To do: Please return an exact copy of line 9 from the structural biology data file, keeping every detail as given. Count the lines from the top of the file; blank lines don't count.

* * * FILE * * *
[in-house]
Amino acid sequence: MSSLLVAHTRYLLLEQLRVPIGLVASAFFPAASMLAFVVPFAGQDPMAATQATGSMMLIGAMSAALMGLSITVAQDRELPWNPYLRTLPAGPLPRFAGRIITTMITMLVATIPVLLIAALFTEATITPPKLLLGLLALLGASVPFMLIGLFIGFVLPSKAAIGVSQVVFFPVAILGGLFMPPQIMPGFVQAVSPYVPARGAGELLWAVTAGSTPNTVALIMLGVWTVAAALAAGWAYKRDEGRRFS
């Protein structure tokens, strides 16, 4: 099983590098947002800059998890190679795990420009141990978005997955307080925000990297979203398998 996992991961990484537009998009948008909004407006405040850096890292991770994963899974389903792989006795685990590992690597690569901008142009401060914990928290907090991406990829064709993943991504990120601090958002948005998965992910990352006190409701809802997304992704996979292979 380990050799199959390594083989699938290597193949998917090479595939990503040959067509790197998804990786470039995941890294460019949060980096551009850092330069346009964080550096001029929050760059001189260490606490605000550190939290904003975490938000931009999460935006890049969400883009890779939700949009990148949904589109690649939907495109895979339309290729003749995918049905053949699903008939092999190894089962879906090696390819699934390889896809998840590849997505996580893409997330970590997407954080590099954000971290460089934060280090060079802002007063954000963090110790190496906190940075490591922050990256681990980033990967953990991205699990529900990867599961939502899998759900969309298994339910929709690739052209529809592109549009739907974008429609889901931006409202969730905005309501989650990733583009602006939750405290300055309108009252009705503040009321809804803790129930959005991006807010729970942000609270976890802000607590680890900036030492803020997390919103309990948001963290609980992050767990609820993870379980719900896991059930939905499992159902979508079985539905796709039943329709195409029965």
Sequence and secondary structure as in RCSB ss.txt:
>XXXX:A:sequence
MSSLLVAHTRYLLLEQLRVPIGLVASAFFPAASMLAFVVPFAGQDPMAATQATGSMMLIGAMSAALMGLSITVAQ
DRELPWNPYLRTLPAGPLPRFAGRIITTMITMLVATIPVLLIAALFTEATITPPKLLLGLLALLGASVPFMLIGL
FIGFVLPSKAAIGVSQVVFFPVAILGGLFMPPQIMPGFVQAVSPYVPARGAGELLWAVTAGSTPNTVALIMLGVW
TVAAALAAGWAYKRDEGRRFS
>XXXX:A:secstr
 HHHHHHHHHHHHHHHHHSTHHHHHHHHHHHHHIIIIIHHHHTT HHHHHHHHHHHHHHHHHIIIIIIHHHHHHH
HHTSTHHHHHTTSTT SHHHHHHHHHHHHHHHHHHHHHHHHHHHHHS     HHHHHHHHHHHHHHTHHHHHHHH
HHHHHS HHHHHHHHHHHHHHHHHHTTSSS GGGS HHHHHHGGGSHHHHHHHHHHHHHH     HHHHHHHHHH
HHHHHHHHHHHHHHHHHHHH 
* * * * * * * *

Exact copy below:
TVAAALAAGWAYKRDEGRRFS